Help is available for those with PTSD. Many people find relief through talking with a therapist or counselor. The therapeutic relationship can help normalize the symptoms and let the person know that they are not alone in their struggle. Treatment often includes learning various relaxation techniques to reduce anxiety and bring about a sense of peace. Therapists may also use special treatment modalities to help the person resolve the trauma. These treatments might include Eye Movement Desensitization and Reprocessing, also known as EMDR, or hypnotherapy.

    Recovery from Post Traumatic Stress Disorder can be a slow process. Again, it depends a lot on the person’s history of trauma and their individual coping style. PTSD does not have to dominate your life. You can get help. You can get your life back.

    © 2006 Cynthia McKenna LPC, NCC - All Rights Reserved Worldwide.

    Cynthia McKenna LPC, NCC is a therapist and life-coach who helps people transform their lives. Her goal is to help people have more joy and peace in daily living. Cynthia works with individuals, couples, and groups in the Texas Hill Country. She also works with clients online and by phone. For more information or to make an appointment, visit Cynthia McKenna’s website http://CynthiaMcKennaCounseling.com.

    Posted on Jul 22nd, 2006

    No this is not related to praying, this is how your brain works. Looking up will reduce your stress…..immediately. Why, you may be asking?

    All types of stress, especially emotional stress, changes how you view life. When you are tired, rundown and generally stressed, life appears harder.

    Under stress, small problems appear larger. Small obstacles become insurmountable. Daily living becomes tiresome, stressful and your enthusiasm and motivation can hit rock bottom.

    Stress affects your mind and how you perceive your surroundings. Your work life, home life and health will suffer.

    As Hans Seyle (who wrote “The Stress of Life”) once stated ‘90% of stresses never occur, so don’t worry. Of the 10% of stresses that do occur, worry never changed them’. So don’t worry.

    Once stresses affect you, it is very hard to ‘snap out of it’. You project your thoughts down, life becomes tough and energy levels decline.

    Looking up can change this.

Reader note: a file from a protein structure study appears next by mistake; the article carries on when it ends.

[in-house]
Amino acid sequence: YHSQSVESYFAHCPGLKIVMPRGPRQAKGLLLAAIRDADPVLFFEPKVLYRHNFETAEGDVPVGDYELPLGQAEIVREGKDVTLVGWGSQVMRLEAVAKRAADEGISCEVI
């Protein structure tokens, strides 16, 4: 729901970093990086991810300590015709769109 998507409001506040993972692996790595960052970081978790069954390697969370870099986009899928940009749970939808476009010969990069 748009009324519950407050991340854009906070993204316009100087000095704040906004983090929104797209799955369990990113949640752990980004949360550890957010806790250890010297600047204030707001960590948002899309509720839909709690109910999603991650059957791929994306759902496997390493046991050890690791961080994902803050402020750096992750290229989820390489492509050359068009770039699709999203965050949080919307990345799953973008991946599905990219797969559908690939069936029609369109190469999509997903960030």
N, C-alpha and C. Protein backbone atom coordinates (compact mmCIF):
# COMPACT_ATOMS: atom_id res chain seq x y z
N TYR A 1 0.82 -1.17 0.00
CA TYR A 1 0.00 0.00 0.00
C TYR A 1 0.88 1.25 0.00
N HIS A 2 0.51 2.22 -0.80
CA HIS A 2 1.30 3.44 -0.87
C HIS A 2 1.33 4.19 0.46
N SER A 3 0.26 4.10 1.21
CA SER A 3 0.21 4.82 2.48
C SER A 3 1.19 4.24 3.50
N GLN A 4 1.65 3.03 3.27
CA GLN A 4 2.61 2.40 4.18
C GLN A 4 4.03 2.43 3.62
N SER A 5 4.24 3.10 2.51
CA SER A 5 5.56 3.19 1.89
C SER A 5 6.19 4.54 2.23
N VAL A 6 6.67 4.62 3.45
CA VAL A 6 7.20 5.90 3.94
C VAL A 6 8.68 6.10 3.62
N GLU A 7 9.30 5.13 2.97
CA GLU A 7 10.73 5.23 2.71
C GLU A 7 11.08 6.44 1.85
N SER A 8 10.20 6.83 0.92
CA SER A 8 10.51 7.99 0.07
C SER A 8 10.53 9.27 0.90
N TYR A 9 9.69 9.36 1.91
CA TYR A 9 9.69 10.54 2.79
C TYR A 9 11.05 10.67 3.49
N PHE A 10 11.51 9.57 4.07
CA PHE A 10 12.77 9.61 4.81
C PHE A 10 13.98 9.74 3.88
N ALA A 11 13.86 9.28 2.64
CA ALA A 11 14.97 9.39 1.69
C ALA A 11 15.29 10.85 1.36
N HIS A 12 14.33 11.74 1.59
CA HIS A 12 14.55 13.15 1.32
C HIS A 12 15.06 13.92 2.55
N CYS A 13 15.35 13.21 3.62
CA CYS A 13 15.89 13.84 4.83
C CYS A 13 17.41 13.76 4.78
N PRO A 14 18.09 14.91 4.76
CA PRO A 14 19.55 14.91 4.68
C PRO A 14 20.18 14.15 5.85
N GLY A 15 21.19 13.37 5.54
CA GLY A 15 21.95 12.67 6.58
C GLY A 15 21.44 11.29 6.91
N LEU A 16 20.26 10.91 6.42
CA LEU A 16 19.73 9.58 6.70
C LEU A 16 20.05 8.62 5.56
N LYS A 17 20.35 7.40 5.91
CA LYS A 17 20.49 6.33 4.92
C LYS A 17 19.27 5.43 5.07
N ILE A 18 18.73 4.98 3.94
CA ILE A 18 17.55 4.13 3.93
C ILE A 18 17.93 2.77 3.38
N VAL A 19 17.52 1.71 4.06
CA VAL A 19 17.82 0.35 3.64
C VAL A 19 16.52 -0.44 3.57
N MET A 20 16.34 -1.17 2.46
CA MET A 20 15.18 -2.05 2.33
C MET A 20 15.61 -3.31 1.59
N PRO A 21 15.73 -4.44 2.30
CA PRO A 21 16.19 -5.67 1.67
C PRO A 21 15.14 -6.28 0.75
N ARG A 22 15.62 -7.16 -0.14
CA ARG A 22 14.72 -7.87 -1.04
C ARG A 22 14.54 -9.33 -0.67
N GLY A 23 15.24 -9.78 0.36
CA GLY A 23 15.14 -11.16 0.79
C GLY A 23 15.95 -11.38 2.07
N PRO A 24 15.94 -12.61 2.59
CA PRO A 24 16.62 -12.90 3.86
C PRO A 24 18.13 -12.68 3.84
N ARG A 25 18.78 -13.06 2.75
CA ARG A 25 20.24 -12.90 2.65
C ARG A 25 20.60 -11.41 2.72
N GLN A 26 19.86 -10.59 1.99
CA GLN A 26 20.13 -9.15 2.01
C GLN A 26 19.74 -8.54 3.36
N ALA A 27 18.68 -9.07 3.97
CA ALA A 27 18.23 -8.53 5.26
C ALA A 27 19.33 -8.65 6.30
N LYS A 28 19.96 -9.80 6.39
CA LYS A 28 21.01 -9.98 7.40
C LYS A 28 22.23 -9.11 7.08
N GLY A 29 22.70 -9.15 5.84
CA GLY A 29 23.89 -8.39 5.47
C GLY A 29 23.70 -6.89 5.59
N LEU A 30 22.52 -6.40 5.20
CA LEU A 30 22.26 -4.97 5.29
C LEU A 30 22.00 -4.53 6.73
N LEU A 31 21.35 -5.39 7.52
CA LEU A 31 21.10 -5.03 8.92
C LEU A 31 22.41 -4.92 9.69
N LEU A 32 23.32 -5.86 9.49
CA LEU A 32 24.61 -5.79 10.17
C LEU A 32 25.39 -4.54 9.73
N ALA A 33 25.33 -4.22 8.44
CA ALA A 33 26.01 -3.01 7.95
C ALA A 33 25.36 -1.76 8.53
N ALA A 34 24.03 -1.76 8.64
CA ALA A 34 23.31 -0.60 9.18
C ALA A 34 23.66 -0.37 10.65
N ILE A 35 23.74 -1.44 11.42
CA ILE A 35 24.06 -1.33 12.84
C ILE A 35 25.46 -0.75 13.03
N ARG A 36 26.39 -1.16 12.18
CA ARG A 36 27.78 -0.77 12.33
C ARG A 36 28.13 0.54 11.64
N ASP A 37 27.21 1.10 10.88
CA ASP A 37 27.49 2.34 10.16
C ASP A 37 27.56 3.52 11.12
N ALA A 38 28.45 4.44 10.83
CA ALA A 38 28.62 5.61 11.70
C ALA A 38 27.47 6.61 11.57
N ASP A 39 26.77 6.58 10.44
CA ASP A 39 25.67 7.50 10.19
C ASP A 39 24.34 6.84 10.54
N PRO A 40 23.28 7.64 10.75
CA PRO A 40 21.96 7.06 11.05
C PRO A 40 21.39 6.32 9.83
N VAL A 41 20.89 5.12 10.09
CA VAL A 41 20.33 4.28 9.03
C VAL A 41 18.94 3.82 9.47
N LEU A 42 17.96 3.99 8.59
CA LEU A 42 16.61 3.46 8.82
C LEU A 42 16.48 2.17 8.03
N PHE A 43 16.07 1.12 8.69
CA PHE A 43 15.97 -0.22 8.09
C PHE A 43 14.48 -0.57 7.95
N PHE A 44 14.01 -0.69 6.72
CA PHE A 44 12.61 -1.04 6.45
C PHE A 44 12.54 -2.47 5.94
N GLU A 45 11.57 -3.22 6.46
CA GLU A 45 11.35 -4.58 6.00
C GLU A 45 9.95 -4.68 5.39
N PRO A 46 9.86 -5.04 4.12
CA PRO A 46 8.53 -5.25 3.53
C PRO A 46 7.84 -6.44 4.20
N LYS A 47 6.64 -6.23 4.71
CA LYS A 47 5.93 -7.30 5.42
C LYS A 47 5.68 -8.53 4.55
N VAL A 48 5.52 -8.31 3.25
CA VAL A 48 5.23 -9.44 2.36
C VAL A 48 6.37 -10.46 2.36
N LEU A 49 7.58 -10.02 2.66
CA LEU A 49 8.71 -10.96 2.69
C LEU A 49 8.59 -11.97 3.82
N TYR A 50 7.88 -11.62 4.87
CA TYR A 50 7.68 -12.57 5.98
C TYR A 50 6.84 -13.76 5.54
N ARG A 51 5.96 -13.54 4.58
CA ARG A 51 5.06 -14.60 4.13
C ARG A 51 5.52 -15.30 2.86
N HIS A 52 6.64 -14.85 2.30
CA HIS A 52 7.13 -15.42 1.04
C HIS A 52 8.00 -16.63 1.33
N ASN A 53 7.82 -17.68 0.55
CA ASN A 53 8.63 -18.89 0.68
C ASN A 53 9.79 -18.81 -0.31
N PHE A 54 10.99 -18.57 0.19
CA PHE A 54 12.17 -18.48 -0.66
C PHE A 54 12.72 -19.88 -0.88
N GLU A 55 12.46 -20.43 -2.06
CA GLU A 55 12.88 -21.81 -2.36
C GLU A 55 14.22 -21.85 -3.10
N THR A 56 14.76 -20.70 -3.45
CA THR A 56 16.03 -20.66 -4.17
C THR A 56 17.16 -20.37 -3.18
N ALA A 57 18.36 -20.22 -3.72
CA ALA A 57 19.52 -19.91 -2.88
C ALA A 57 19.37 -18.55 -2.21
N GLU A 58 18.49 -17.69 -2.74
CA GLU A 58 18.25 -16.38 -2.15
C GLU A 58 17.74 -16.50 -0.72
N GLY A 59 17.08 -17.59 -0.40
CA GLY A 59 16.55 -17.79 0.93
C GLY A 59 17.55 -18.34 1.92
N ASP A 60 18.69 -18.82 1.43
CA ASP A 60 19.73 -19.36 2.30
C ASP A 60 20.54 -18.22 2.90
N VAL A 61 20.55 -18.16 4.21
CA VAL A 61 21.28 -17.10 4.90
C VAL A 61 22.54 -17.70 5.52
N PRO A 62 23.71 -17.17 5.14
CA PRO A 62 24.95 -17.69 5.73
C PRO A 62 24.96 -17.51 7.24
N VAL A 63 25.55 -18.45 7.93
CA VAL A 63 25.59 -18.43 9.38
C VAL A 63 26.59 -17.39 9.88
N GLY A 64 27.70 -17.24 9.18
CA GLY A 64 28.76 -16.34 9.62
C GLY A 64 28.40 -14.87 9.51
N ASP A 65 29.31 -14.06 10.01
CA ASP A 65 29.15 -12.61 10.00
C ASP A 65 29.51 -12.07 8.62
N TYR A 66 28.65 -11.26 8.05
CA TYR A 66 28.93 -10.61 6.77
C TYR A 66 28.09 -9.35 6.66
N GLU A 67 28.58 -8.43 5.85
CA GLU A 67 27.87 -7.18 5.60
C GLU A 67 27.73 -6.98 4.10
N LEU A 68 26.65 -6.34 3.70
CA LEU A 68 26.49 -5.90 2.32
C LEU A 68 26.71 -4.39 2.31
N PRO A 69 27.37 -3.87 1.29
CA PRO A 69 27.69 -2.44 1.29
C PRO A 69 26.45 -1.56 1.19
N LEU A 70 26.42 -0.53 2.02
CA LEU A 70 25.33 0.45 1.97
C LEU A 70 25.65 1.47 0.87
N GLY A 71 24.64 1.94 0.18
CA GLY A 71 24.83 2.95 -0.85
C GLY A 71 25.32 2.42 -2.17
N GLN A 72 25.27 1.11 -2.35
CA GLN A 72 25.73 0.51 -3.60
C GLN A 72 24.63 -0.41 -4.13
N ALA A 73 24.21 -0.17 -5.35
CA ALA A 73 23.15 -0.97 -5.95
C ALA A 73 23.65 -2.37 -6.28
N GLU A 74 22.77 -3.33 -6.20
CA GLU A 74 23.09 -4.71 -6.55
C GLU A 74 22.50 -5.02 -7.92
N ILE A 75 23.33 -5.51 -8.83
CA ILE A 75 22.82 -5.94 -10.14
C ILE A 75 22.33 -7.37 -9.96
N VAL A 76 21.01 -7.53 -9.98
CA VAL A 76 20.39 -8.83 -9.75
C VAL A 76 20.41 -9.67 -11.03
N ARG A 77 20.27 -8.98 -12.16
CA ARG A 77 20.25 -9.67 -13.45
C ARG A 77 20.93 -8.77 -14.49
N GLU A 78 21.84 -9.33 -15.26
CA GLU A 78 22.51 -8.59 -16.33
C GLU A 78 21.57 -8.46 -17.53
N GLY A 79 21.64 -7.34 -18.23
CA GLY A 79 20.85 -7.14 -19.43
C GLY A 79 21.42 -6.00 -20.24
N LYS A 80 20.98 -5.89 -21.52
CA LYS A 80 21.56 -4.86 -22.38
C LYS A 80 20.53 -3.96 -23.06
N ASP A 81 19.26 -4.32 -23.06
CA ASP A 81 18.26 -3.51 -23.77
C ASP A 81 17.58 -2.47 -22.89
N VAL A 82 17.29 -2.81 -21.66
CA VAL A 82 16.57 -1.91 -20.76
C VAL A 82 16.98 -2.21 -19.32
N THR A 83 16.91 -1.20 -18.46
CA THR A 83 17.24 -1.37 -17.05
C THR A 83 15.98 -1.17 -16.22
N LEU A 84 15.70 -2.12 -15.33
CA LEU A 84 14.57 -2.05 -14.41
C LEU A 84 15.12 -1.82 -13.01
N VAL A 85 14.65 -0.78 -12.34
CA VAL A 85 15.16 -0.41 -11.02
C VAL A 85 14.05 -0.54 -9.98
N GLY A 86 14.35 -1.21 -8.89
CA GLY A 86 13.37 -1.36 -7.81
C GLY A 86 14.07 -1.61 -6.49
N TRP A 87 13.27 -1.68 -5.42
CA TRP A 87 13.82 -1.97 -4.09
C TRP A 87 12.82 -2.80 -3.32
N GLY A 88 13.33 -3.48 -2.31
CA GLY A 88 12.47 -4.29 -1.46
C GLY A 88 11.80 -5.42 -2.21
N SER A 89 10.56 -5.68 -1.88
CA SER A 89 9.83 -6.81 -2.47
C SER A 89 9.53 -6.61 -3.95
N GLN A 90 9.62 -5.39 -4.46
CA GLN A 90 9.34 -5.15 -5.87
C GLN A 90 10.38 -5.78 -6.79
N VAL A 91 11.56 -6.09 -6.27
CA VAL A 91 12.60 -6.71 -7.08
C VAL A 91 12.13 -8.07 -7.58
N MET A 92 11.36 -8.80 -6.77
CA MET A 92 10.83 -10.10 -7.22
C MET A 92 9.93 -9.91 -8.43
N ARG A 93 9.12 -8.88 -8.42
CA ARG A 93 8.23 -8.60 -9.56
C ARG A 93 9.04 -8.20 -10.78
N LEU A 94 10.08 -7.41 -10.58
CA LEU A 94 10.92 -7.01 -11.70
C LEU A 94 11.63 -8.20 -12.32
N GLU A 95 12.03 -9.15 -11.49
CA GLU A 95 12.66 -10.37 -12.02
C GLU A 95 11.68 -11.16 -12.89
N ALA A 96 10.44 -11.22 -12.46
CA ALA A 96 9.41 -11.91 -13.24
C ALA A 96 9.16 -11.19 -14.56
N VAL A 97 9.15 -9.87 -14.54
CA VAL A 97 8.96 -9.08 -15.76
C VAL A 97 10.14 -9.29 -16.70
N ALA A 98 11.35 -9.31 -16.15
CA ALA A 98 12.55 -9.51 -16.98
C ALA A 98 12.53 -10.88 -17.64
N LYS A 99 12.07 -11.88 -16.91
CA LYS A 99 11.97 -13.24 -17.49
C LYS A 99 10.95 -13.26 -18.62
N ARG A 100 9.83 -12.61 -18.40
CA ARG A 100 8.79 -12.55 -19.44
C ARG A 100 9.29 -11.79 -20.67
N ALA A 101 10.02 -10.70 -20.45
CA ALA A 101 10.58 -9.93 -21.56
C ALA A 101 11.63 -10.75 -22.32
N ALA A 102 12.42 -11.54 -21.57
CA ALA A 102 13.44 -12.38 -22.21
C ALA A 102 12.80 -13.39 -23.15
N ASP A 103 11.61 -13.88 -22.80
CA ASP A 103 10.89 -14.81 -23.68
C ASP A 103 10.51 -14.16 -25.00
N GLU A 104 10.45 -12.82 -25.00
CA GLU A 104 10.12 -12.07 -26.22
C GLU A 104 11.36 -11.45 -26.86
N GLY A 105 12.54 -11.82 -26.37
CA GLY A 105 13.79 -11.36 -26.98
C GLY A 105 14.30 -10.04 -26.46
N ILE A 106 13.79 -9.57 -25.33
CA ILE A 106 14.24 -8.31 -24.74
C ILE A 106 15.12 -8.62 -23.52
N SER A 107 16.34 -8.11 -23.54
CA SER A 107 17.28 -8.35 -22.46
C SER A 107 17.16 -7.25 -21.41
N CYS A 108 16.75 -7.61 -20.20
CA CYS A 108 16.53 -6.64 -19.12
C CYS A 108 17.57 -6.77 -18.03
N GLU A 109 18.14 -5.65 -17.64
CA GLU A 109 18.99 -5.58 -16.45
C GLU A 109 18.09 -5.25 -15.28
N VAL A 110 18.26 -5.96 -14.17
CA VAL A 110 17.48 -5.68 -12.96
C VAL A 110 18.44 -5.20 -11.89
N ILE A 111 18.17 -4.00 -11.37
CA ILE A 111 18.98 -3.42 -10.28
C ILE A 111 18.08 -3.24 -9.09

Your brain and mind are easily persuaded to change. Changing where you look can have dramatic effects on your stress levels. There is a saying

    ‘The Sky’s the Limit’.

    This is true. Looking up makes life feel and look better. When you look up at a 20 degree angle, you access areas of your brain that release stress naturally.

    Try it. Think of a stressful situation, look up and try to recall the stress. What you will find is, that it is harder to recall the stress. You may even have to move your eyes about or down to recall the stress. Even if you recall the stress, it appears a lot less stressful.

    Children spend most of the day looking up at this 20 degree angle. This is why they trip over so many objects each day. It is also why children are generally happier than adults.

    Each day go for a walk, just a short walk. Look up, 20 degrees only, and just relax. If you live near a park, walk around it looking up at the trees. Not the tree trunk, the leaves and branches.

    On a nice summer’s day, lie on your back. Spend some time watching the clouds float by. Or just look up at the deep blue sky. Buy a kite (or better still make one) and fly it.

    Again another saying

    ‘Go Fly a Kite’.

    It relates to being stressed and told to go outside and look up at your flying kite. Stress simply melts away.

    Looking up is easy. It is also free. Whether you live in a crowded city or a country area, looking up will open your eyes to sites you have never seen before. All while stress is melting away.

    Just remember, ‘the sky’s the limit’. Looking up can lift your spirits, remove your stress and it helps you realize that life is abundant. Abundant in health, wealth and happiness.

    There are many simple techniques you can do, that cost you nothing, and they remove stress. Most of these techniques help to prevent stress returning also. Simple, easy and effective ways to make your life more fun, relaxing and calm. For more on these techniques and many other stress relief techniques visit www.fast-stress-relief.com

    Dr Graeme Teague is a Chiropractor, Applied Kinesilogist, Acupressure Specialist, Homeopath and Reiki Master. His unique perspective on stress has come about from practicing since 1991, treating patients with many health and stress complaints. Stress management is a process of YOU learning simple and easy ways to remove, repel and prevent stress. This can be achieved quickly and easily with Dr Teagues unique ways of dealing with stress. His new web site is dedicated to teaching YOU to deal with stress easily and quickly. Visit the site at http://www.fast-stress-relief.com